As of Kirby’s Adventure, Kirby gained the ability to copy the skills and powers of his opponents. Later adventures granted Kirby the talent to use multiple skills at once, combine them, or even convert his stolen skills into living assistants. Whom… he could devour again later. Why would he do that? Because Kirby can only have so many abilities at one time, and what is this ability compared to that ability right over there. Who cares if that power is attached to an ally?

And “must have it all” is such an integral part of Kirby that it followed him to Smash Bros. It has shadowed him straight through the series, and, as of Super Smash Bros. Ultimate, Kirby is capable of gaining nearly 75 different abilities from every last fighter.

But, of all those abilities, Kirby can only use one at a time…

And Luigi is standing right over there…

Is he even using that fireball? I bet Kirby could use it better…

Greed, Sin of Link

Link is often portrayed as a simple boy who claims the sword of a hero, heroically challenges a malevolent despot, and eventually saves an entire kingdom from an awful, certainly pork-scented fate. Link has gone by many names, but often earns a title such as “Hero of Time” or “Hero of the Wilds”.

He also earns literally more rupees than he can carry.

And enough food to feed the kingdom.

And treasure from literally every tomb, crypt, well, dungeon, and castle for miles.

And, in the end, the entire royal family owes him a debt.

And then he reclaims a magical wishing triangle that will gratefully grant him anything he wants.

And to think, he was already looking greedy when he decided he needed two hookshots

Sloth, Sin of Pikachu

Now we shall consult the Pokedex, Book of Oak, Chapter 25:

25:1 When several of these Pokémon gather, their electricity could build and cause lightning storms. … 25:8 This intelligent Pokémon roasts hard Berries with electricity to make them tender enough to eat. .. 25:11 It stores electricity in the electric sacs on its cheeks. When it releases pent-up energy in a burst, the electric power is equal to a lightning bolt.

So, to summarize, Pikachu is smart, generates electricity, can summon lightning storms, and can readily expel the power of a lightning bolt. Assuming a lightning bolt’s one billion joules of energy can be properly converted and utilized, that’s enough juice to power a lightbulb for six months. Assuming Pikachu only has a charge that powerful once day (and can’t be infinitely restored in seconds at a local Pokémon Center), a single one of those shock rats could power a city with approximately one minute’s worth of effort a day.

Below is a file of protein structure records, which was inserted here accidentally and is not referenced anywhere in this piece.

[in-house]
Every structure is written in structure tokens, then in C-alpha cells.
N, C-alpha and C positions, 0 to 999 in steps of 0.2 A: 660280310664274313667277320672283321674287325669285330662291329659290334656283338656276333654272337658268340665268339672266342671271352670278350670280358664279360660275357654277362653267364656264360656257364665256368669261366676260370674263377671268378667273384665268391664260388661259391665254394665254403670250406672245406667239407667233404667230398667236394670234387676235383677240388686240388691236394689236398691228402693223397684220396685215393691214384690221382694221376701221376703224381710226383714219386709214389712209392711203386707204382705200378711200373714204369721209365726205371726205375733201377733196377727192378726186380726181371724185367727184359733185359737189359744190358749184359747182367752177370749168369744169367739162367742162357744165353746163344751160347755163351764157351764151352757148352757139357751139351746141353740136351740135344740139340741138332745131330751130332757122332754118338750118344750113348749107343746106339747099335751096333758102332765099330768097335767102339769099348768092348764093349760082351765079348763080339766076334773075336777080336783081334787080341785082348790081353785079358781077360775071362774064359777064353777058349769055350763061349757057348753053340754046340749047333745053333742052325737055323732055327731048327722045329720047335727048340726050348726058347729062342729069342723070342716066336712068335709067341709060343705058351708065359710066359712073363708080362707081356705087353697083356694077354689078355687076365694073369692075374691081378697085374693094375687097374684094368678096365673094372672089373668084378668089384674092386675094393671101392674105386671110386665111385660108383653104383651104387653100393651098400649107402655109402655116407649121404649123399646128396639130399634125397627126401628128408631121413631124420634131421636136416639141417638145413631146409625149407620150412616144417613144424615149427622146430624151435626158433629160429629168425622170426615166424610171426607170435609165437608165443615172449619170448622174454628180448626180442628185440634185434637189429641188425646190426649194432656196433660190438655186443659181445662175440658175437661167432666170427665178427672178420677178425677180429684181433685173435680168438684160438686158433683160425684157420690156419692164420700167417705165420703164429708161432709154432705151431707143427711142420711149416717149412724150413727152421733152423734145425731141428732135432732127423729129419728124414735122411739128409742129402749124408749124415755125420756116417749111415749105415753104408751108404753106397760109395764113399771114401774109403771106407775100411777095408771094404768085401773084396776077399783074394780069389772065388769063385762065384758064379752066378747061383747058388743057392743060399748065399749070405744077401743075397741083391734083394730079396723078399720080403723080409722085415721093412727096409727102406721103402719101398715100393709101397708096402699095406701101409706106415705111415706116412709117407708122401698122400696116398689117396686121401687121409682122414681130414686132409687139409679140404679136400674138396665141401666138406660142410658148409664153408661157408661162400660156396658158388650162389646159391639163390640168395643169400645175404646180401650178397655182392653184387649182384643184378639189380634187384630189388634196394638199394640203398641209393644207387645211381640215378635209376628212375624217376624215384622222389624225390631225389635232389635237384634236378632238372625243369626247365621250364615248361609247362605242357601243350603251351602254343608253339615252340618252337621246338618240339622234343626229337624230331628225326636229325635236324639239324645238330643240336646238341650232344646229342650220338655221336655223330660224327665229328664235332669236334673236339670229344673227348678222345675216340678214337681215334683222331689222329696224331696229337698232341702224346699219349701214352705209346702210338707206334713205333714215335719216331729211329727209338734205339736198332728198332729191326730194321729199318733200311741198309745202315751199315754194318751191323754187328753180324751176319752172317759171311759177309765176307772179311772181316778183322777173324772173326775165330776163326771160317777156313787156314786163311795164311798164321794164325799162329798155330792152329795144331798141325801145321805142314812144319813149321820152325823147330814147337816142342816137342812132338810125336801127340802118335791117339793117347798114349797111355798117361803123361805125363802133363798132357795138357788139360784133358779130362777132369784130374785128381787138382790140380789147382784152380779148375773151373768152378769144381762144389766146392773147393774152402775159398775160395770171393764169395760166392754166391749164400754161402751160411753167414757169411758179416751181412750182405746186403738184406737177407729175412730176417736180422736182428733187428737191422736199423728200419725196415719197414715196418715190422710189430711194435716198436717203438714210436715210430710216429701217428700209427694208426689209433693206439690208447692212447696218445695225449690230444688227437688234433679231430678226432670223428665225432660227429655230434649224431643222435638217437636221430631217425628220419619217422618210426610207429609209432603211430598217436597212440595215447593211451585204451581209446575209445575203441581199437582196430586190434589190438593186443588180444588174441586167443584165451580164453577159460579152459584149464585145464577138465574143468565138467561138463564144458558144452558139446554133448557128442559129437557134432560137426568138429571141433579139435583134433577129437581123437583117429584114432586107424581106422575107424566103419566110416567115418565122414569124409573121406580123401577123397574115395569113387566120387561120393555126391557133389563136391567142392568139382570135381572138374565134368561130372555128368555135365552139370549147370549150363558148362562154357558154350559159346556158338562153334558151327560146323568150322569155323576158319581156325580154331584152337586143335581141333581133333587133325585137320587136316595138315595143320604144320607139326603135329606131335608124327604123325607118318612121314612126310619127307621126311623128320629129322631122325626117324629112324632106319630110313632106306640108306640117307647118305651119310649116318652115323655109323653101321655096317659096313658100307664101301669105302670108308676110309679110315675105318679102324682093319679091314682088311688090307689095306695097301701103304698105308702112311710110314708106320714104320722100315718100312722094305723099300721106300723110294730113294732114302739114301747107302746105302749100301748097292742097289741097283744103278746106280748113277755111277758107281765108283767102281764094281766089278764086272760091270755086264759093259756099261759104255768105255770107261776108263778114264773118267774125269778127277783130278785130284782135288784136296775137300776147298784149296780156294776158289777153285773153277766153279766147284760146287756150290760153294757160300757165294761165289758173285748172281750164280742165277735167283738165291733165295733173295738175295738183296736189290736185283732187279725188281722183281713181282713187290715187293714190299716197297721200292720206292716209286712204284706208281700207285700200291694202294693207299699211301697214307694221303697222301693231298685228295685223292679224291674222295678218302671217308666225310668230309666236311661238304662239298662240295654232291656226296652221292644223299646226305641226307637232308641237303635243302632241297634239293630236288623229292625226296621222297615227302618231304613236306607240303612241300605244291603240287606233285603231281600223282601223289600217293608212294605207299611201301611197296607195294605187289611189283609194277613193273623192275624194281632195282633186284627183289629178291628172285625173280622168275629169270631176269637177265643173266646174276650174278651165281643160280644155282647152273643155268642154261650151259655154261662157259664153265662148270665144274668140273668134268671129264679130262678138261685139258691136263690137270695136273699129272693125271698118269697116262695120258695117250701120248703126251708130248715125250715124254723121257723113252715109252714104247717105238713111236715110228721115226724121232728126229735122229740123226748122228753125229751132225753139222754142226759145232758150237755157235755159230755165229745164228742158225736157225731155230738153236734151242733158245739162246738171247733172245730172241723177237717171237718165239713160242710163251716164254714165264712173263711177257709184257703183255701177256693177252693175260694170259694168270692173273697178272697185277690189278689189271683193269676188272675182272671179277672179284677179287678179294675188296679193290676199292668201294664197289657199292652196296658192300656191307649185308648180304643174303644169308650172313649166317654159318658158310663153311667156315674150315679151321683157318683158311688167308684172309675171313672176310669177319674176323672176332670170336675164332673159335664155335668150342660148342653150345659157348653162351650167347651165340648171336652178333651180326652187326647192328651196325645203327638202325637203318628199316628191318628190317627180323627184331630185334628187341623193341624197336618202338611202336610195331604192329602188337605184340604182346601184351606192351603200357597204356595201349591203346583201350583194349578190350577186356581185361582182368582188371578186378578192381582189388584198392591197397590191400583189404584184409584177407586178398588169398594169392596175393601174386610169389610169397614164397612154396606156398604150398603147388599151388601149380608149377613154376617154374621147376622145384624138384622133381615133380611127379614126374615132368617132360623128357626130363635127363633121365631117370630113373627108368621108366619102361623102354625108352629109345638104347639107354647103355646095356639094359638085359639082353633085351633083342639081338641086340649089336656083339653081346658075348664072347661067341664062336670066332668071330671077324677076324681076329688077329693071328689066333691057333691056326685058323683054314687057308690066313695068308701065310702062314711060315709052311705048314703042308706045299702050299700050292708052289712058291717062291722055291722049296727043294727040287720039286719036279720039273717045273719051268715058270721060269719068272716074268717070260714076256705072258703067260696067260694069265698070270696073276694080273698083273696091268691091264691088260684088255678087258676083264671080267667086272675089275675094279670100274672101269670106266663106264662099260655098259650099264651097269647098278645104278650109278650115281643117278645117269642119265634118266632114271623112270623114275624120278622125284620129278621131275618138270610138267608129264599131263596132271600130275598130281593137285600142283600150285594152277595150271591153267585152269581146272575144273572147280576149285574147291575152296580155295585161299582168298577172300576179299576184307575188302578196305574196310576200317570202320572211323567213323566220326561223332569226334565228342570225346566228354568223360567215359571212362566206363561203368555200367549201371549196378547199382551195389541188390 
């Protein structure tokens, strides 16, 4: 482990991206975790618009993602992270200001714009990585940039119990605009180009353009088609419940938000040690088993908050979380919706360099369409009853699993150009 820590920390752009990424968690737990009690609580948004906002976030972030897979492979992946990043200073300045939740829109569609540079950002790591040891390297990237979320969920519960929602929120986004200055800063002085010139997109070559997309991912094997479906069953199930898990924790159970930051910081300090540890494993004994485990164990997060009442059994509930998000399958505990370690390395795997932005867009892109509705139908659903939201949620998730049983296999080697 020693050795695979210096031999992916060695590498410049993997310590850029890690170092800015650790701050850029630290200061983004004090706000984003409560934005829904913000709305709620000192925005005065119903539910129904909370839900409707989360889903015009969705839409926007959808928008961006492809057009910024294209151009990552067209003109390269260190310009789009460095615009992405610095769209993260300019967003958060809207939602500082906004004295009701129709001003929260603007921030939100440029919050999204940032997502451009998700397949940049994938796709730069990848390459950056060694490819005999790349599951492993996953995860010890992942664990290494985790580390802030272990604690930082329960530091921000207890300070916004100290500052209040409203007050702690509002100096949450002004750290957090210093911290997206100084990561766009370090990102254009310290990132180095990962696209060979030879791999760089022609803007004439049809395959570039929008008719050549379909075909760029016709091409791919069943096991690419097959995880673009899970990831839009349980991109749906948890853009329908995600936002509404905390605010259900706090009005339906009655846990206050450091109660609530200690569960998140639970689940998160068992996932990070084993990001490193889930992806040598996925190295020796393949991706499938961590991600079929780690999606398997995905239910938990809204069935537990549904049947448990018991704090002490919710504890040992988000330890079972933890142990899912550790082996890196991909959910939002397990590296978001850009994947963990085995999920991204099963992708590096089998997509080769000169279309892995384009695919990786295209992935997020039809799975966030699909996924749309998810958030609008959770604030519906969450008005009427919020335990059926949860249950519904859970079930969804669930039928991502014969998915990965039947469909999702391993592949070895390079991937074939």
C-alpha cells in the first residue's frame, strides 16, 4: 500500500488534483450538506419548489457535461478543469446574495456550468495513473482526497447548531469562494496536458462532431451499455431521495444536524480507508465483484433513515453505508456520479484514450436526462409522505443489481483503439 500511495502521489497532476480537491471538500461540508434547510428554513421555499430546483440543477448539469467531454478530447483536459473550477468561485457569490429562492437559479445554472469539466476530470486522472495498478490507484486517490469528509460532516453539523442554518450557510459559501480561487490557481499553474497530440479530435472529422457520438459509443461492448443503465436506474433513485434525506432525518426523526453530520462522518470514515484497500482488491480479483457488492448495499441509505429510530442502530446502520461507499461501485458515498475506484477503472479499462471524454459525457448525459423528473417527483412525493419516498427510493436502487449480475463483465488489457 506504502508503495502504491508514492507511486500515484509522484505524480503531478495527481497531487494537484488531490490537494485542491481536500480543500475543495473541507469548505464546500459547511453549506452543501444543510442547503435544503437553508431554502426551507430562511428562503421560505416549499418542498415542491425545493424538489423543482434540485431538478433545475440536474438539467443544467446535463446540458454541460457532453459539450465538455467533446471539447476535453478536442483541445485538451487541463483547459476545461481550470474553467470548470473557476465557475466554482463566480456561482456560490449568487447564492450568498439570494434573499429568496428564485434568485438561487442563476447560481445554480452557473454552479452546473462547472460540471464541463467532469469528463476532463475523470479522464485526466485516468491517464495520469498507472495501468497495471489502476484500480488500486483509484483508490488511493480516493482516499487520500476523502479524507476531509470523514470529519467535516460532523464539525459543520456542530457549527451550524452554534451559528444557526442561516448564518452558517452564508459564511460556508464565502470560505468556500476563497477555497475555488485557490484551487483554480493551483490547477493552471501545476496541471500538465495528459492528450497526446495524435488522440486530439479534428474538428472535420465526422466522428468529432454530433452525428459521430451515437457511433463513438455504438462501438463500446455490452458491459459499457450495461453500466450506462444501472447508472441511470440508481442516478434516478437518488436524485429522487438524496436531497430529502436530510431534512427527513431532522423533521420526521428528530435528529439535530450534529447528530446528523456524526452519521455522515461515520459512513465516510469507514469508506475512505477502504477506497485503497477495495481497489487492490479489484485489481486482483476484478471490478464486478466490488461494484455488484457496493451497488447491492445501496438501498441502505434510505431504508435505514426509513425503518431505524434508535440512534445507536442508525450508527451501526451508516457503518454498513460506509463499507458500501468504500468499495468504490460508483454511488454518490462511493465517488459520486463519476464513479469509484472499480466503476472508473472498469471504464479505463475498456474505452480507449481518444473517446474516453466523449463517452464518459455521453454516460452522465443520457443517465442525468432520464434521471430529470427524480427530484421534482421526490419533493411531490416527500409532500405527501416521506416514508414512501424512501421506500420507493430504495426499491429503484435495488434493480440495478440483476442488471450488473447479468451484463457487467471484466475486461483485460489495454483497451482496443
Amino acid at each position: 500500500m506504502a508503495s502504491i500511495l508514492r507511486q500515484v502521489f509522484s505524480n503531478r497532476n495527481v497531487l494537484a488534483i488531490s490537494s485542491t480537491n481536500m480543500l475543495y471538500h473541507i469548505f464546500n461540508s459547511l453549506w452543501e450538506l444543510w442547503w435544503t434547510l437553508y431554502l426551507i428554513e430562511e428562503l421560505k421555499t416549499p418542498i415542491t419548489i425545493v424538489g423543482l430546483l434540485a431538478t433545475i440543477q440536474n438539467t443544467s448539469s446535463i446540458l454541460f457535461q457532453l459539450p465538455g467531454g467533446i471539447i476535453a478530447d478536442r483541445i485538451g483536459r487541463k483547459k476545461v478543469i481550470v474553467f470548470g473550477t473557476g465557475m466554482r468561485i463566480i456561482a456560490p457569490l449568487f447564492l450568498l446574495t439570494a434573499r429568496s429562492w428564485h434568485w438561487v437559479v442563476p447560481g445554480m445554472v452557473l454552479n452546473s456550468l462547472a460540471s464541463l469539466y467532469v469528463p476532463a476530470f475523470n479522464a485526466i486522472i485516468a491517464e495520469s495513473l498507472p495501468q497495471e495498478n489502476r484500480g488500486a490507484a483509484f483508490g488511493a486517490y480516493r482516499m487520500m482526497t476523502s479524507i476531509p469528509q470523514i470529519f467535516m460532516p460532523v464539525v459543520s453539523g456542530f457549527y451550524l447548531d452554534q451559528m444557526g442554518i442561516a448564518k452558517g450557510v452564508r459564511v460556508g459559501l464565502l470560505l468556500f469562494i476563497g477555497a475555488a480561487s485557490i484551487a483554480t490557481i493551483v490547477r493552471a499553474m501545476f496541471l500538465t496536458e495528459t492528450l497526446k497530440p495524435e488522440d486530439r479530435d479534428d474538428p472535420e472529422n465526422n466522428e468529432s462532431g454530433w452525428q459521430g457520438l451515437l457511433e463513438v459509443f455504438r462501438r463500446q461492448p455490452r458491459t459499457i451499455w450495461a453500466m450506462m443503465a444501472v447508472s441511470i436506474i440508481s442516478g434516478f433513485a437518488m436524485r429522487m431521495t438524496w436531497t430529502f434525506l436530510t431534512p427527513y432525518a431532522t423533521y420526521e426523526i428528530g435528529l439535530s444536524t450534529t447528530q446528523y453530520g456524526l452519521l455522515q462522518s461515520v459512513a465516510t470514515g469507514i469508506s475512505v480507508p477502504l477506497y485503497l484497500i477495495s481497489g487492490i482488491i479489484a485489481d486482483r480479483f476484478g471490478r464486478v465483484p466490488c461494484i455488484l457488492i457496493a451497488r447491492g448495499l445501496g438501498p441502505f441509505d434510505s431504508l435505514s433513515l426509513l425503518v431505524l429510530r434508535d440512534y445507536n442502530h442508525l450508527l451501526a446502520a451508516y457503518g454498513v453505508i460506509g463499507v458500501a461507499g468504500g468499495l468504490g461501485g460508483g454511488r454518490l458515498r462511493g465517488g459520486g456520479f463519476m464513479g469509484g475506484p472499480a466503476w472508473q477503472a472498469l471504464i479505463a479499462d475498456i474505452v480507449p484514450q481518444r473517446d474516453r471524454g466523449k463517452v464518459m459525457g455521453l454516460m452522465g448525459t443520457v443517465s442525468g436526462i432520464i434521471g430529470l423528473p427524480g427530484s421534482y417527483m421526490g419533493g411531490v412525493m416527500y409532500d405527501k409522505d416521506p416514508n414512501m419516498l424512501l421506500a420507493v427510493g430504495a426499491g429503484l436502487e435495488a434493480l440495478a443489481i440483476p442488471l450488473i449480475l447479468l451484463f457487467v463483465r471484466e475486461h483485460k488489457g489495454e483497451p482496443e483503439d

But what does Pikachu do?

Well, let’s just say that the coming energy shortage and associated apocalypse isn’t bothering the yellow mouse one iota. Pikachu has a party hat, and he’s going to use it, dammit.

Pride, Sin of Fox McCloud

James McCloud lost his life to the betrayal of Pigma Dengar, and failed to stop Andross, a mad scientist that sought to conquer the entire Lylat System. Fox McCloud thus inherited a gigantic starship, and the massive debt incurred by the production of such a craft. Fox, strapped for cash and perhaps anxious for a little vengeance, decided to fight back against Andross’s forces, and gathered the Star Fox team to save the galaxy.

And he did!

By himself!

Yes, Fox McCloud may have flown with Peppy, Falco, and Slippy, but who was the one that saved their Arwing’s asses every time they got into a scrape? Fox even piloted an experimental submarine just to show some random marine biology who’s boss. And did the whole team battle the giant floating brain of Andross? Nope. Just Fox. So is it any wonder that when Dinosaur Planet was threatened eight years later, Fox was alone in a rotting ship with a rusted out robot? Of course not. Why would Fox ever ask for help? He saved the damn universe! All by himself!

Team Star Fox has reassembled on occasion, but history has proven it will always be undone by the pride of Fox McCloud. Yes, he’s an ace pilot, but what is the cost of being “the best”? Fox could never maintain a permanent relationship with his closest friends. Fox could never maintain a real relationship with the princess that once left her planet for him. If ROB wasn’t bolted to the Great Fox, Fox would be completely alone in the very universe he saved.

No friends, no items, just Fox, alone, at his final destination.

Wrath, Sin of Samus Aran

Samus Aran is murder incarnate. She has committed genocide at least once, and, in the event said genocide doesn’t take, she gets the call to commit some good ol’ fashioned clone genocide. She has also eliminated fellow bounty hunters that were infected by phazon, and took no time waiting to see if a vaccine for such a condition was even possible. Oh, and there’s the little matter of how she was duplicated by her prey twice, and both times the “evil twin” was exactly as destructive as OG Samus. The “Dark” Samuses were just pointed in an inconvenient direction…